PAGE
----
|Title||T phase observations in global seismogram stacks|
|Publication Type||Journal Article|
|Year of Publication||2015|
|Authors||Buehler J.S, Shearer PM|
|Journal||Geophysical Research Letters|
|Type of Article||Article|
|Keywords||california; land; propagation; waves|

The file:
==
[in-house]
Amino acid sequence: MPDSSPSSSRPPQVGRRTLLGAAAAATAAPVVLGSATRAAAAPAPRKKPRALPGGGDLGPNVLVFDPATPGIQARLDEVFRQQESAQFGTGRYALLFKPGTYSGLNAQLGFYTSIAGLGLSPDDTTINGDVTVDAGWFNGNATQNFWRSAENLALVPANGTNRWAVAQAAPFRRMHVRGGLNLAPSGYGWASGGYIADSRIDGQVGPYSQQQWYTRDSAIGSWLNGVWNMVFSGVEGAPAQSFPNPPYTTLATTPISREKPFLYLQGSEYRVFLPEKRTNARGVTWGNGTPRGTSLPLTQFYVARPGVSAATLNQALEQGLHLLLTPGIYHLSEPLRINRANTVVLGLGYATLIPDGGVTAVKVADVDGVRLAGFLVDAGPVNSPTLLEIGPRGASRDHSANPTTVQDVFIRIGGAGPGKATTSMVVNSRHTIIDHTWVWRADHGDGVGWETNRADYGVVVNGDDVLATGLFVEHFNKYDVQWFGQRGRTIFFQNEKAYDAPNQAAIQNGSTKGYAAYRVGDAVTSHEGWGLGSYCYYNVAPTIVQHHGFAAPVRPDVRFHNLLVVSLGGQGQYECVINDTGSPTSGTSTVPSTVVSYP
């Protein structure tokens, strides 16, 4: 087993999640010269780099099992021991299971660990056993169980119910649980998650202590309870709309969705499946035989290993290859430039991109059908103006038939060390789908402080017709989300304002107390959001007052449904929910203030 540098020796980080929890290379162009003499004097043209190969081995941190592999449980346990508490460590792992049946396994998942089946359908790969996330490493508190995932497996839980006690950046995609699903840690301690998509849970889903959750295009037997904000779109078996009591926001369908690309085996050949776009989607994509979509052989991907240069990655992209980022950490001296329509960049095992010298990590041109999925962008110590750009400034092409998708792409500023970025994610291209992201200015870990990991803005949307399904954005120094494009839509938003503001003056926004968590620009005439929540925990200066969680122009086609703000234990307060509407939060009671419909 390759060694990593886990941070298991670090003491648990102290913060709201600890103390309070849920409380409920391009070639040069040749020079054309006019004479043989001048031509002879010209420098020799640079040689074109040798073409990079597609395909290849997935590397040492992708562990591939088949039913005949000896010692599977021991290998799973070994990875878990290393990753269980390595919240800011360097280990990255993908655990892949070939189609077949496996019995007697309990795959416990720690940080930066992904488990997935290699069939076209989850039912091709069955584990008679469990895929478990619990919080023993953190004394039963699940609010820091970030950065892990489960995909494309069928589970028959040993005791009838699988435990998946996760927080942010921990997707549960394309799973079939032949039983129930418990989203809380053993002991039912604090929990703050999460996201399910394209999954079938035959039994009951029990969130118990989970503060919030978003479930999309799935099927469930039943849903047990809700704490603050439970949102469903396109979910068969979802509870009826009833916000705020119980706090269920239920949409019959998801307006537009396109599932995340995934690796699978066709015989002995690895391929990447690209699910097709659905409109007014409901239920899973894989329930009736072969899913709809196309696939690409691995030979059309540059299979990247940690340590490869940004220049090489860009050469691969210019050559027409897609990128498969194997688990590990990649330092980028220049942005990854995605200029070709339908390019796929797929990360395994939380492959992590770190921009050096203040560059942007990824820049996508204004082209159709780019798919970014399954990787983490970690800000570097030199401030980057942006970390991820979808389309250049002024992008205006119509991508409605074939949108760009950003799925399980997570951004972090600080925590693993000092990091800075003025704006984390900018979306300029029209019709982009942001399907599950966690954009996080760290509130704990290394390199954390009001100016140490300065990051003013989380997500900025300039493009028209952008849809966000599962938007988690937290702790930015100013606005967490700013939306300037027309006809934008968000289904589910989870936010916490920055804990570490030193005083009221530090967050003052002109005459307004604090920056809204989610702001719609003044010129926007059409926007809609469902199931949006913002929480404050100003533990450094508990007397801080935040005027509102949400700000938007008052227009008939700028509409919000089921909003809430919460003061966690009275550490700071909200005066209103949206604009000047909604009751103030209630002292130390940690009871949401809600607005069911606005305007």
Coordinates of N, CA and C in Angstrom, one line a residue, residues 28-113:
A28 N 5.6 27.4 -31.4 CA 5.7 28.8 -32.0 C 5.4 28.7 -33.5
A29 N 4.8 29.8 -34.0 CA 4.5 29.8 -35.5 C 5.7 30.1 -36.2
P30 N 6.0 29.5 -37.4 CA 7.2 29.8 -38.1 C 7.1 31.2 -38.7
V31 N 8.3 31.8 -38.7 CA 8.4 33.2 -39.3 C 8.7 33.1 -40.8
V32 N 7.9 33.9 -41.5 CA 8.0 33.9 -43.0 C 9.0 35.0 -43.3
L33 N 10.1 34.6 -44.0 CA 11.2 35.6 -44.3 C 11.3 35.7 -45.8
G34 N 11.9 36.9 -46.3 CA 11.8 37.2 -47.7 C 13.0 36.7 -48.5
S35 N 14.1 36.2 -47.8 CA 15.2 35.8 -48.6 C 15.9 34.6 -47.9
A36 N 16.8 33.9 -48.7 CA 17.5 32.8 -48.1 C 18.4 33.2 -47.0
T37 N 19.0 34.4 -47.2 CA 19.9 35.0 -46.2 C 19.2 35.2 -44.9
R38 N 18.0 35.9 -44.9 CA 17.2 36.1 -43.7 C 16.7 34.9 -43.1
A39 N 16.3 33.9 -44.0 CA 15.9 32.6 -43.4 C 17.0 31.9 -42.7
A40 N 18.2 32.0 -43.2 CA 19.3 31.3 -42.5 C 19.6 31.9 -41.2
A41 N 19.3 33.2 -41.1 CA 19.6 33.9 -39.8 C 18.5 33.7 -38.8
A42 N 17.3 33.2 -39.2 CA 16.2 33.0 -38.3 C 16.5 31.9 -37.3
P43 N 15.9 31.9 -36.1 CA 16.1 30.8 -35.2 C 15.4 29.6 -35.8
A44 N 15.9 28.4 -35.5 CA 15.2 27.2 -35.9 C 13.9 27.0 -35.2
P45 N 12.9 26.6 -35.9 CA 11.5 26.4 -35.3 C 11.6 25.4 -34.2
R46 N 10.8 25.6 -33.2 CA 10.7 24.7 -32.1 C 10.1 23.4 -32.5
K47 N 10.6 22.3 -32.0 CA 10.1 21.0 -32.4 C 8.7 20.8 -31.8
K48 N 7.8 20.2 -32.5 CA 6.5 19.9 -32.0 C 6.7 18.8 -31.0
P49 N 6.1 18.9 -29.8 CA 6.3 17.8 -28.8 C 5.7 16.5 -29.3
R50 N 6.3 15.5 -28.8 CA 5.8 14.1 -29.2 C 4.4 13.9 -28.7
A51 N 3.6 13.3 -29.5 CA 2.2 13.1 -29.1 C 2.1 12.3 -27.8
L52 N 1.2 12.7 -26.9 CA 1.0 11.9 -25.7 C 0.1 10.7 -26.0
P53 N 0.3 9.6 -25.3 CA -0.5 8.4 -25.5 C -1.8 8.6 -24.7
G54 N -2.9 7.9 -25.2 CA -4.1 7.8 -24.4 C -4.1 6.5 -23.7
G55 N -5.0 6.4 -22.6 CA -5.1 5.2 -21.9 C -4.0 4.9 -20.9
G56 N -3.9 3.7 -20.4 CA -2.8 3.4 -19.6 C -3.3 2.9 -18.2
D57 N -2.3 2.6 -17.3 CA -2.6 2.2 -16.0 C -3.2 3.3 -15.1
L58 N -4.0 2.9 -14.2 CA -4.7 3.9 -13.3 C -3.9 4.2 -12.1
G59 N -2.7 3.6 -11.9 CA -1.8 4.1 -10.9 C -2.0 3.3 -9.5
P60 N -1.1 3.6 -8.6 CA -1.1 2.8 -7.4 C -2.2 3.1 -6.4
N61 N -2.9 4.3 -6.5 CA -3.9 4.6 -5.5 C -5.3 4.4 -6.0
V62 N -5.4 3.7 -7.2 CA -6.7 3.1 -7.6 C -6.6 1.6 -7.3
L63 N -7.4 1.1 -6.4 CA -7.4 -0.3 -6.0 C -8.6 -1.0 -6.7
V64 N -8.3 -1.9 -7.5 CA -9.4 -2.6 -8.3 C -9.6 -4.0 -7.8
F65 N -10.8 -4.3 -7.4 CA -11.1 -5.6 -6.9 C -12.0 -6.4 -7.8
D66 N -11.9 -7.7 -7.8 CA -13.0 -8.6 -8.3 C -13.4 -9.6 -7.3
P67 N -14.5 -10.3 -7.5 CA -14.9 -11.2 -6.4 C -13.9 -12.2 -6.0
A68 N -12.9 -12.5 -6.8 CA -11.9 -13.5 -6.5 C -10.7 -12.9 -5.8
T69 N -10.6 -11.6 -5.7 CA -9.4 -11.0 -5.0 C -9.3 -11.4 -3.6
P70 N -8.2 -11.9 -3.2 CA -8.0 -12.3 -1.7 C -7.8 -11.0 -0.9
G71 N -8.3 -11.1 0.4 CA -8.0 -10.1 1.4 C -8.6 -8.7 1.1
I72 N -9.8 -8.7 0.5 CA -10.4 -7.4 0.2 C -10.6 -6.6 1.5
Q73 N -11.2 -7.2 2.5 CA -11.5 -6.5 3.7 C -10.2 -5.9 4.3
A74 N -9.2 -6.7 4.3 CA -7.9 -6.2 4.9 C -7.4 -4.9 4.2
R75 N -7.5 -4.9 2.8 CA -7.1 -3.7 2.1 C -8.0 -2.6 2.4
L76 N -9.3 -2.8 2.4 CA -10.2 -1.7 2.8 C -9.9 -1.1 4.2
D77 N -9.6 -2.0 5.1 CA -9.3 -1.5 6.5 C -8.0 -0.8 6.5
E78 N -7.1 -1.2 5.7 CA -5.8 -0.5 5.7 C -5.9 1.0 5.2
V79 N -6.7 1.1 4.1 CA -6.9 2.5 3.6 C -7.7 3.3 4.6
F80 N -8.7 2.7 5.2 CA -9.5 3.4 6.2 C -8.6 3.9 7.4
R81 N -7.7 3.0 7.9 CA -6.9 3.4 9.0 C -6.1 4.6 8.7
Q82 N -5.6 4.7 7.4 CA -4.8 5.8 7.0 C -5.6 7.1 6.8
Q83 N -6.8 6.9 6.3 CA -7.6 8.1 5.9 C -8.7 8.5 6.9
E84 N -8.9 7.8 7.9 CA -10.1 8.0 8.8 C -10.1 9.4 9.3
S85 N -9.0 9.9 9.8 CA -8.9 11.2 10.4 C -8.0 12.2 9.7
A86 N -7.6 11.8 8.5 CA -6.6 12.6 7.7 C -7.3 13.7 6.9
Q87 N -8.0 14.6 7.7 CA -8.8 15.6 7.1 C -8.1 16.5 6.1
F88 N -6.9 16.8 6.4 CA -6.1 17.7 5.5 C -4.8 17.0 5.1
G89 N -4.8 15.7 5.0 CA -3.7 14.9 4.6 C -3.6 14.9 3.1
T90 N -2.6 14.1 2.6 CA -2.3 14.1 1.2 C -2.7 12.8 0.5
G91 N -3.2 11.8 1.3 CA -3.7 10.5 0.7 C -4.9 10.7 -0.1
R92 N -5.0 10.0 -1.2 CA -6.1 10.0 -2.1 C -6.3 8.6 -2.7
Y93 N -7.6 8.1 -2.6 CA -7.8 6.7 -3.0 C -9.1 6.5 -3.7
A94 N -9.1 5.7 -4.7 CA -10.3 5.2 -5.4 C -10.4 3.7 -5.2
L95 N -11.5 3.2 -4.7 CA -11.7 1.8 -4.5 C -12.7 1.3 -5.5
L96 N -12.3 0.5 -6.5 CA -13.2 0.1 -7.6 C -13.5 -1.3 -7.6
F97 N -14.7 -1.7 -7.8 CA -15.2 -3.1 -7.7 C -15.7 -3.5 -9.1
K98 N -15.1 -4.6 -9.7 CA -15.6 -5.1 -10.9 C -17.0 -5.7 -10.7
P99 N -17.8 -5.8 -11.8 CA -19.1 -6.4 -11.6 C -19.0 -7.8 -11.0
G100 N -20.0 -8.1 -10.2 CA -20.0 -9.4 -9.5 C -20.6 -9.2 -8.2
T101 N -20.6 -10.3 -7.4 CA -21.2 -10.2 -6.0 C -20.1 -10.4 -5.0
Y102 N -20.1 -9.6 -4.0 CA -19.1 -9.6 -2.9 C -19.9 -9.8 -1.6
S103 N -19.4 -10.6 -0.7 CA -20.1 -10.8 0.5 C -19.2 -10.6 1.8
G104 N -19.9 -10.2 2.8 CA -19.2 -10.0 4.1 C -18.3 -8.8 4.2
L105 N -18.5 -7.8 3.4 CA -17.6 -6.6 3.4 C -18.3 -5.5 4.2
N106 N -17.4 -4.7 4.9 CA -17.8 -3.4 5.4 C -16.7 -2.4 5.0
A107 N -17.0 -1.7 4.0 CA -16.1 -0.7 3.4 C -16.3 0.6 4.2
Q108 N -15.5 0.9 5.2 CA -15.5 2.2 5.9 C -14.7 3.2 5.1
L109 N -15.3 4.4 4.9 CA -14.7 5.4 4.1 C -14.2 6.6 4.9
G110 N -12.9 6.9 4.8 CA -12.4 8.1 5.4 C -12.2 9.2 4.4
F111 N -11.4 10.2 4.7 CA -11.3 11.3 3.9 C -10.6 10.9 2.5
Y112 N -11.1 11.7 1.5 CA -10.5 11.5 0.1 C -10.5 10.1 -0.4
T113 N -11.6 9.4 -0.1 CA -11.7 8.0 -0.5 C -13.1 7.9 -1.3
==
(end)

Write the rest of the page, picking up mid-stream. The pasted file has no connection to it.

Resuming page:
The T phase, conversion of acoustic to seismic energy, is typically observed as a high-frequency wave train at hydrophones or coastal seismic stations. Here we show that the T phase can be observed in broadband waveform stacks of similar to 5200 earthquakes recorded by the Global Seismic Network. To enhance the phase arrivals in stacks, we apply short-time window average over long-time window average filtering to individual traces before stacking. Although the T phase arrival is visible in stacks from seismograms filtered at 0.5-5 Hz, it appears much stronger at higher frequencies (2-8 Hz) and is further enhanced by only stacking seismograms from oceanic paths. Stacking only subsets of the data depending on continental path lengths on the receiver side shows that the T phase can be observed at stations up to 4 degrees inland from the coast, and changes in the T phase arrival time correspond to reasonable crustal velocities.